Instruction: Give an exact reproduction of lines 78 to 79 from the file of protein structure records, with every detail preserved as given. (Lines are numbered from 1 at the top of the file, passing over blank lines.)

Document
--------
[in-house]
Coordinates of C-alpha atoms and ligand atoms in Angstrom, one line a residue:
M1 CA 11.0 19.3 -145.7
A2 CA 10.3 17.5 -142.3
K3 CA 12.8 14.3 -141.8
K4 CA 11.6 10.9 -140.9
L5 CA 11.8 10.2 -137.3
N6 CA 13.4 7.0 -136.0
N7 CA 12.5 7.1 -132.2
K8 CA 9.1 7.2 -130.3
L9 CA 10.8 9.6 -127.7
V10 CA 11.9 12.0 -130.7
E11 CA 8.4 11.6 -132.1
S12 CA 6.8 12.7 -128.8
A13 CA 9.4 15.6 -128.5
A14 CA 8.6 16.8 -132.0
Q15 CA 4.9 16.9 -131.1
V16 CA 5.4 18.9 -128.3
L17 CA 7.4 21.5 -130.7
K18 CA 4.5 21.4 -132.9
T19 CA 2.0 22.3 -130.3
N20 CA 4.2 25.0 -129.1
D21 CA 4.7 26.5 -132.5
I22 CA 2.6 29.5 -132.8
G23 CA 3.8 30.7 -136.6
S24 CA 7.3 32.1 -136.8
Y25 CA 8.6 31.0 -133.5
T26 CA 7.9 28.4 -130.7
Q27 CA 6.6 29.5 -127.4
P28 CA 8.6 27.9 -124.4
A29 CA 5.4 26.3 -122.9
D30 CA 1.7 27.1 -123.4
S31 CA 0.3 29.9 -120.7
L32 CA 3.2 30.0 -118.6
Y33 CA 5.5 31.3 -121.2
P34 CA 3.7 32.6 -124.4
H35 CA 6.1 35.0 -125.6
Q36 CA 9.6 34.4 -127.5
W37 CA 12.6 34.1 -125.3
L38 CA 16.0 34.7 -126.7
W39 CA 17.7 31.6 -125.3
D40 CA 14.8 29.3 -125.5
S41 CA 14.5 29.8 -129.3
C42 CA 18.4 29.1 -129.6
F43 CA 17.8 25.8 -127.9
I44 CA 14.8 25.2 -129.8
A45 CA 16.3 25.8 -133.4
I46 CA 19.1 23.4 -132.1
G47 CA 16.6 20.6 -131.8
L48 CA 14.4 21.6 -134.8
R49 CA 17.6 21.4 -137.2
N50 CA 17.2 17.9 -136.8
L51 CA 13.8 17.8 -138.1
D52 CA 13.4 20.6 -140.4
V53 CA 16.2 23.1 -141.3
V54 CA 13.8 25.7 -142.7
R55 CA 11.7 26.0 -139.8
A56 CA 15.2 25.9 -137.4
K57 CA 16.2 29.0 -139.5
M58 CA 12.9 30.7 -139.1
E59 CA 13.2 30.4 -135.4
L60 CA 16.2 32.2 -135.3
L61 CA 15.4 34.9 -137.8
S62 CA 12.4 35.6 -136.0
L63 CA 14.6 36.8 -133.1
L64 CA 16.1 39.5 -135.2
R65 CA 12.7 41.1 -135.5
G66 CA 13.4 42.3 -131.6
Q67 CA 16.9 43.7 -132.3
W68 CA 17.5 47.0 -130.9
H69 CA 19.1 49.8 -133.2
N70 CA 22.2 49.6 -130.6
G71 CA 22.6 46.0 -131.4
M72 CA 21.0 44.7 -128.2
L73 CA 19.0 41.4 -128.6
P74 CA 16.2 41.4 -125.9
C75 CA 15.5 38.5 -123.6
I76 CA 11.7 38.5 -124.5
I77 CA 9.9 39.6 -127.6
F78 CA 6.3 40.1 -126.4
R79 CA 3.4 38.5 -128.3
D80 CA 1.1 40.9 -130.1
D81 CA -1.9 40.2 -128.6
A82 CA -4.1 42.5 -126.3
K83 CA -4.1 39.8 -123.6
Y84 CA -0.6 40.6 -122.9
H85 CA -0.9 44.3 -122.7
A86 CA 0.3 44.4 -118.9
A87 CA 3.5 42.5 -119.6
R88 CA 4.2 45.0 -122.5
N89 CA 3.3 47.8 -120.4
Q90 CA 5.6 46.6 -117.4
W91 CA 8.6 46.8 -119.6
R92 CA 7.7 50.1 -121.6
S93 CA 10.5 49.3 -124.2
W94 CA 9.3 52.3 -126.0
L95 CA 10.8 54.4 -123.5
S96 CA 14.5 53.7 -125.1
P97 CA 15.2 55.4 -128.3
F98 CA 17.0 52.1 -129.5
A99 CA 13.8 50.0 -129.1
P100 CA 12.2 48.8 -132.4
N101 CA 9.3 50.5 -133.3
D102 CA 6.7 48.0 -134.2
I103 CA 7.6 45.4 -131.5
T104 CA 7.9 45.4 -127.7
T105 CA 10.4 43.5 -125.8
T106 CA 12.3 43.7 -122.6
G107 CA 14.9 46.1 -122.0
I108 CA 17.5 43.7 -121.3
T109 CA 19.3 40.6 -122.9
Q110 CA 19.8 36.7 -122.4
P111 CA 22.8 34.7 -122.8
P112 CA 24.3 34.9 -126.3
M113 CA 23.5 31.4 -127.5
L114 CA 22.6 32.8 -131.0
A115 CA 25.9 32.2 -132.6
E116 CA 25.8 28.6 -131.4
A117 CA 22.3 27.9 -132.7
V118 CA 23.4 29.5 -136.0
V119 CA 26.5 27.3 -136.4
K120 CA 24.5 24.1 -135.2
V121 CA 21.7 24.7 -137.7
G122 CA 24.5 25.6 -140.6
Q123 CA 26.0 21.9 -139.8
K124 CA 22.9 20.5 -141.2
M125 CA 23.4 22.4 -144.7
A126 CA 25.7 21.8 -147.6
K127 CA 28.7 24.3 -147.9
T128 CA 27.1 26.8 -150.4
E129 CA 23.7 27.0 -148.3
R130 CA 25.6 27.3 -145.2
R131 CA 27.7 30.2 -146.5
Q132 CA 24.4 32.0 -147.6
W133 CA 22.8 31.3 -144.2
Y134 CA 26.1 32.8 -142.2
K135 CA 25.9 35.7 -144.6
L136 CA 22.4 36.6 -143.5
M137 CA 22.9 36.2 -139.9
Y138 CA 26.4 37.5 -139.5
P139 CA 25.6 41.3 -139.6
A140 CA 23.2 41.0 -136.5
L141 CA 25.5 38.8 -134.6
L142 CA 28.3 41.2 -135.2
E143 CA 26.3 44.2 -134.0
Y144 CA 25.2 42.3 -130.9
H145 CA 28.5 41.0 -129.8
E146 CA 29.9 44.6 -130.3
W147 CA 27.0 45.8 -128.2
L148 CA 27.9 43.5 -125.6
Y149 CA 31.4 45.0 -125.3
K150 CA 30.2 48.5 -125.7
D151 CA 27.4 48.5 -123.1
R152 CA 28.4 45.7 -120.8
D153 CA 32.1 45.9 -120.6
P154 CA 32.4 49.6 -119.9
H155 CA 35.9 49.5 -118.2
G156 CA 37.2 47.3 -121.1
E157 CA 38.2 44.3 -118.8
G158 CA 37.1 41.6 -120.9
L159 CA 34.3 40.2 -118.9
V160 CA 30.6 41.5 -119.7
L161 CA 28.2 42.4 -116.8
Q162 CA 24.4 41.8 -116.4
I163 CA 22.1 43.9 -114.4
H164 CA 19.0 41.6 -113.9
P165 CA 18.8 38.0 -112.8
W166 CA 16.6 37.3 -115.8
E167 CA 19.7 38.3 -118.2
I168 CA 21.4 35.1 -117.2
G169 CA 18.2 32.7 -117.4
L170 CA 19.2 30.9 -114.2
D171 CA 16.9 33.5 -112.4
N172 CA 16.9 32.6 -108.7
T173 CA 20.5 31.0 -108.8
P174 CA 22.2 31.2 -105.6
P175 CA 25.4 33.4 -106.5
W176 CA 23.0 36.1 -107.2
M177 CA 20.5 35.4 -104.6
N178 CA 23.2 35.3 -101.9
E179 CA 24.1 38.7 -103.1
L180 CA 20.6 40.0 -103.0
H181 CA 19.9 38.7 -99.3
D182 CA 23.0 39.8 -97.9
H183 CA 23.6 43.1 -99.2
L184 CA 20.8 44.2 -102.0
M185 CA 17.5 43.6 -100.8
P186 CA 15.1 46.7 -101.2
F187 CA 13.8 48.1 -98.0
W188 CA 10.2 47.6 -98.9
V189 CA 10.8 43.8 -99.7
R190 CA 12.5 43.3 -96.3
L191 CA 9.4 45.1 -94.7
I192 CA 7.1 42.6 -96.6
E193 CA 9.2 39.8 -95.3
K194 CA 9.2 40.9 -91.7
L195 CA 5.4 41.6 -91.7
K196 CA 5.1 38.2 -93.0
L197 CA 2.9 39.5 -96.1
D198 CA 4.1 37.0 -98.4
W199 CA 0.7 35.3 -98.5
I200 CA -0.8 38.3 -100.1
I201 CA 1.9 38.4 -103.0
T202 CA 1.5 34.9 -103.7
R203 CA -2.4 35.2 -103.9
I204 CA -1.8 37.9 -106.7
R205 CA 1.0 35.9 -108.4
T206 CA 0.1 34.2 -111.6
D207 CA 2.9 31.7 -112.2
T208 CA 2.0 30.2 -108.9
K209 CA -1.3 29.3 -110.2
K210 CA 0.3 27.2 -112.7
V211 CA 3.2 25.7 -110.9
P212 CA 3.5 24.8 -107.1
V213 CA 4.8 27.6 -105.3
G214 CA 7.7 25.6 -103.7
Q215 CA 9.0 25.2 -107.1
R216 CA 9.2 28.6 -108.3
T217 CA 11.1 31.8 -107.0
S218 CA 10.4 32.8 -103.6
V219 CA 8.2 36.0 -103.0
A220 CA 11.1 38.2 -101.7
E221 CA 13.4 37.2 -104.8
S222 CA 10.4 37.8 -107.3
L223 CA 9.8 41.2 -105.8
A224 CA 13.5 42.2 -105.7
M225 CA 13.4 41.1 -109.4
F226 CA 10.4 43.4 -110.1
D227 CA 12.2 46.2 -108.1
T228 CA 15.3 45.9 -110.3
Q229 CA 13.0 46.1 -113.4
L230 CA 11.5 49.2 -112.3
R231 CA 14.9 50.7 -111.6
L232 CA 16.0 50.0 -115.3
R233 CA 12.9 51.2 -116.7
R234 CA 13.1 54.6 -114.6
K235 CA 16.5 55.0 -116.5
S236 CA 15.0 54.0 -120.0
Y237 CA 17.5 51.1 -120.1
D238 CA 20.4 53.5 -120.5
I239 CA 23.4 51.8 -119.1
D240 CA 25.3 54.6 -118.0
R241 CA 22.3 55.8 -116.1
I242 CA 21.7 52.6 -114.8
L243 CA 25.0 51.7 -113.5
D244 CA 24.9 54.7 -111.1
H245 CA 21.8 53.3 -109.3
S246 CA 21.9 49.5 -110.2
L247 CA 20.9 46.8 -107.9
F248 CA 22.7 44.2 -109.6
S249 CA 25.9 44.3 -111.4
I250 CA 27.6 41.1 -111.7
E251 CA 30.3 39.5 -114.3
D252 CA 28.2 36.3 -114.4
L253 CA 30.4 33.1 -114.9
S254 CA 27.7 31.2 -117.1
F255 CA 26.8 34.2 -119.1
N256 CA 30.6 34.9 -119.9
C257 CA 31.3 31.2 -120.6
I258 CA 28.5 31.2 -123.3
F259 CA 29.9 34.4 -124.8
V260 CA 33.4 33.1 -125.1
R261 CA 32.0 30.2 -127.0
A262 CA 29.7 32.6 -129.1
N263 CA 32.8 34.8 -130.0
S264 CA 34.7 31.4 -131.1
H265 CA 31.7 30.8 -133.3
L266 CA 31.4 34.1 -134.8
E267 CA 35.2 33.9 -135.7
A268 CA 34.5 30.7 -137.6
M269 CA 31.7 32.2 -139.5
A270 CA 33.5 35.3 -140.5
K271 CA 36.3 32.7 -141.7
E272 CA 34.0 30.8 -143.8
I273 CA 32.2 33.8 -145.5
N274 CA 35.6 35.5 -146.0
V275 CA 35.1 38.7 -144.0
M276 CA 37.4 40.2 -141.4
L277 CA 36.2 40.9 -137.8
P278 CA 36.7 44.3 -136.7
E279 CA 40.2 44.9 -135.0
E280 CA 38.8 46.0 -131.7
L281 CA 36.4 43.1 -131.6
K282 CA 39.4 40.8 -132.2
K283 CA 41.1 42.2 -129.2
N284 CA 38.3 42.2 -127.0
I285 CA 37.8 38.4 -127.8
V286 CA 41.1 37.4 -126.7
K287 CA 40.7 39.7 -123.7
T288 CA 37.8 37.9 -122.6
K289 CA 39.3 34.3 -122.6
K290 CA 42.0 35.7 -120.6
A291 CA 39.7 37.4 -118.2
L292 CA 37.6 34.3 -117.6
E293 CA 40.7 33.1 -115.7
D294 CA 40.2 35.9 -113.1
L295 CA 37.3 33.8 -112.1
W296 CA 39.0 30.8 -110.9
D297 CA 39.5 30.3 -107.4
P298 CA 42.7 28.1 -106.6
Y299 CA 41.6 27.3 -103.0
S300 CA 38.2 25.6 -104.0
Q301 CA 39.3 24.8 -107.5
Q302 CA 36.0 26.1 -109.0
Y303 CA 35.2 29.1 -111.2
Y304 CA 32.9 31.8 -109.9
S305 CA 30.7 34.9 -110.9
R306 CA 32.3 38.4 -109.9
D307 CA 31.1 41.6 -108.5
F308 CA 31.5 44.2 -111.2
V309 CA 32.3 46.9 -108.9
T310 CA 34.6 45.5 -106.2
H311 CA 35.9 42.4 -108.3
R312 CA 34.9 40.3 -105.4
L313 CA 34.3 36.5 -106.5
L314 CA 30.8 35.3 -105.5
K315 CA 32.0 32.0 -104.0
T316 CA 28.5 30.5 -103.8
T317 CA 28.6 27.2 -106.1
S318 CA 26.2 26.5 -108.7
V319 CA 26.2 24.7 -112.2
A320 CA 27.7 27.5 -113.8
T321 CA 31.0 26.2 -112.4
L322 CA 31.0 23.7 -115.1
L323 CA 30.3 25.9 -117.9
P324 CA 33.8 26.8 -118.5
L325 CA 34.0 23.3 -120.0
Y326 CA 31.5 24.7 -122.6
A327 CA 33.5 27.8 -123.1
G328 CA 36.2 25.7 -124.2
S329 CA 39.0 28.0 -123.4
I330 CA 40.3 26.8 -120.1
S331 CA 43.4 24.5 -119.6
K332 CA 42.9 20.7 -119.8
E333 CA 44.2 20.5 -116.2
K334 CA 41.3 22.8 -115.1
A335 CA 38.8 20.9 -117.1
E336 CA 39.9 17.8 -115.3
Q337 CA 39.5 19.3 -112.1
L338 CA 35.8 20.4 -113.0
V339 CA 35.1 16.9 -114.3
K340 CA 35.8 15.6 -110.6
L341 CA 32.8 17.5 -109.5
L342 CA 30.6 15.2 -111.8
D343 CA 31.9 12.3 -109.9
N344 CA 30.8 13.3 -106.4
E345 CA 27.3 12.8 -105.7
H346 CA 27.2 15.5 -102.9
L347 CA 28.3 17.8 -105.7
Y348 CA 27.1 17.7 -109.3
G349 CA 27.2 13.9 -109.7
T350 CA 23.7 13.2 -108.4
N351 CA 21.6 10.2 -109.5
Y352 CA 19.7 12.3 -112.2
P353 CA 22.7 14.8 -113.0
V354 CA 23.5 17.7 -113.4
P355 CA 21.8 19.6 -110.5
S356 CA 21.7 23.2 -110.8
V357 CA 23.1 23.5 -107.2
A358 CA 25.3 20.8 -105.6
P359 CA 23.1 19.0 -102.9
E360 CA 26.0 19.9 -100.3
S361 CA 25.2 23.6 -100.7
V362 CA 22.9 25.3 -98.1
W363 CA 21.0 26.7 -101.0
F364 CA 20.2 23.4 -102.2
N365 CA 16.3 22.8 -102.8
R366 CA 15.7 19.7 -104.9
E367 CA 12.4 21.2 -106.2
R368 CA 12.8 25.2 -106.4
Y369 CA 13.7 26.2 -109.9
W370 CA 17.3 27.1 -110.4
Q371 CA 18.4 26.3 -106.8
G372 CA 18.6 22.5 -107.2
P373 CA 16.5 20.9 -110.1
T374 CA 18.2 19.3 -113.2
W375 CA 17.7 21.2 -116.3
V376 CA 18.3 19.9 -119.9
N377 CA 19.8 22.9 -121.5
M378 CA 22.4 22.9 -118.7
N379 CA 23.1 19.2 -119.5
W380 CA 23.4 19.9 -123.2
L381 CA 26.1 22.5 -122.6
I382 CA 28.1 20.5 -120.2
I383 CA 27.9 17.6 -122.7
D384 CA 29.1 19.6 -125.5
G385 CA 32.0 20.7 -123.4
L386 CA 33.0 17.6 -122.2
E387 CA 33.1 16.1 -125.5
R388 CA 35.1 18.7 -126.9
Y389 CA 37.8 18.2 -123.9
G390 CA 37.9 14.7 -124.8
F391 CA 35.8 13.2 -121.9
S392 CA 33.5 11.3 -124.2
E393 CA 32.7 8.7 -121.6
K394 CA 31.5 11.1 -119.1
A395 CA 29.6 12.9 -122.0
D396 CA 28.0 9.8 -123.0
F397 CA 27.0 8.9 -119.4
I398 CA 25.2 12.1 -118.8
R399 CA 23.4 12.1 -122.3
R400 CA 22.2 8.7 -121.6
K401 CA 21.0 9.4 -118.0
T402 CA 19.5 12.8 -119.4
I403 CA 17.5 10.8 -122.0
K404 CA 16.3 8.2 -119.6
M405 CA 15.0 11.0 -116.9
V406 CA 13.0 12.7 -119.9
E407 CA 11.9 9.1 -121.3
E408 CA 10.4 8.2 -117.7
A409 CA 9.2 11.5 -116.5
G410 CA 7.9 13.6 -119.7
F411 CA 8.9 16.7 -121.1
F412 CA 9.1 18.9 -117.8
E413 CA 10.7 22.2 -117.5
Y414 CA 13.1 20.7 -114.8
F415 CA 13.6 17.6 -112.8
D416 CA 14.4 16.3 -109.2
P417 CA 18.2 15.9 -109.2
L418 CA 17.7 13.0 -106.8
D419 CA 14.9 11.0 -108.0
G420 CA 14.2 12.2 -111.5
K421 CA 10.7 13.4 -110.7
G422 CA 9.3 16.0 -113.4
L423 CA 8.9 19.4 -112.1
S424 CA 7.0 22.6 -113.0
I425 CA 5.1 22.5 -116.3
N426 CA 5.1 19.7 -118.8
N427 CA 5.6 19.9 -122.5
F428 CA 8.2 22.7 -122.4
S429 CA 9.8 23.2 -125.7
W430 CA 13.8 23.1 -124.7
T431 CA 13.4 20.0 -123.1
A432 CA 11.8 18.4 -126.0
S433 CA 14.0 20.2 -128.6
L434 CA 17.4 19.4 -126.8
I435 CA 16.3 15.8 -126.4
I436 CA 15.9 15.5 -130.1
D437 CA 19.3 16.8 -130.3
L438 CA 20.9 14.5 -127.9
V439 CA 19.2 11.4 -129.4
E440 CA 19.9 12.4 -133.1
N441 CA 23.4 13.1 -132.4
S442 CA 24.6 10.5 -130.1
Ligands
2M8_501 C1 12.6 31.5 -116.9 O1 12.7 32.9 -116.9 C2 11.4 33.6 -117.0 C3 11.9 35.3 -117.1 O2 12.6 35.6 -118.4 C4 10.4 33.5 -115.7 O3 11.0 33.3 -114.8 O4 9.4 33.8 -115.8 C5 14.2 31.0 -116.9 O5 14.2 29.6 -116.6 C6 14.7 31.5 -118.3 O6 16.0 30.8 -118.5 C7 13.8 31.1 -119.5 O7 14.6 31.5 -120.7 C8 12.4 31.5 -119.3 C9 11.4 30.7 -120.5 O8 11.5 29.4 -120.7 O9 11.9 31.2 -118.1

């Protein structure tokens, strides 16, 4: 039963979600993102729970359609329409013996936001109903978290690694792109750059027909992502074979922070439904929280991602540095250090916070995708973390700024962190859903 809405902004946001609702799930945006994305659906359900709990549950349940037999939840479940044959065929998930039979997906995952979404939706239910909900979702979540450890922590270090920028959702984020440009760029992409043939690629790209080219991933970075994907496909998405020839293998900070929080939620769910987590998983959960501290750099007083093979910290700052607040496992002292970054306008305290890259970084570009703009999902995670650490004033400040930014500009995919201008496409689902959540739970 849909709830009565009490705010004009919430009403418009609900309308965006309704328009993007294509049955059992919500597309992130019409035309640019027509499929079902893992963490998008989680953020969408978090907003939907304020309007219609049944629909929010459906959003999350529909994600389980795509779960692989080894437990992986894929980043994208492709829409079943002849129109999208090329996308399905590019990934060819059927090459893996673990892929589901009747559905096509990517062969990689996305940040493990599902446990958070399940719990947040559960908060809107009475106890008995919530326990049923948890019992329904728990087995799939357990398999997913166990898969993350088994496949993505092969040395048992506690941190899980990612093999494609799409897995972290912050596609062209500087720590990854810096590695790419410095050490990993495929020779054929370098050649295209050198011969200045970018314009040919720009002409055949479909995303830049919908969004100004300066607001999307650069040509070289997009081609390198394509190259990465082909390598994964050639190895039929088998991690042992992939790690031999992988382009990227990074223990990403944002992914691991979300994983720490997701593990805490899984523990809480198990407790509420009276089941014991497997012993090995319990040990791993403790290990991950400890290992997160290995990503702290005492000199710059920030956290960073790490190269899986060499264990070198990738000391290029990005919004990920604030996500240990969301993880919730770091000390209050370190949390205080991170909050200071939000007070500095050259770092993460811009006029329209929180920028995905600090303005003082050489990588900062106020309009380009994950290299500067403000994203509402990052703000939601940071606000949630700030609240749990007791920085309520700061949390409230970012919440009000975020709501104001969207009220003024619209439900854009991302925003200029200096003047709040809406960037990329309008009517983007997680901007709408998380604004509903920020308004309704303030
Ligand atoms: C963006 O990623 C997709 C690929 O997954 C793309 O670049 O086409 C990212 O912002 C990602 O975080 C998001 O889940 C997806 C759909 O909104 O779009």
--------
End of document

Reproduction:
I76 CA 11.7 38.5 -124.5
I77 CA 9.9 39.6 -127.6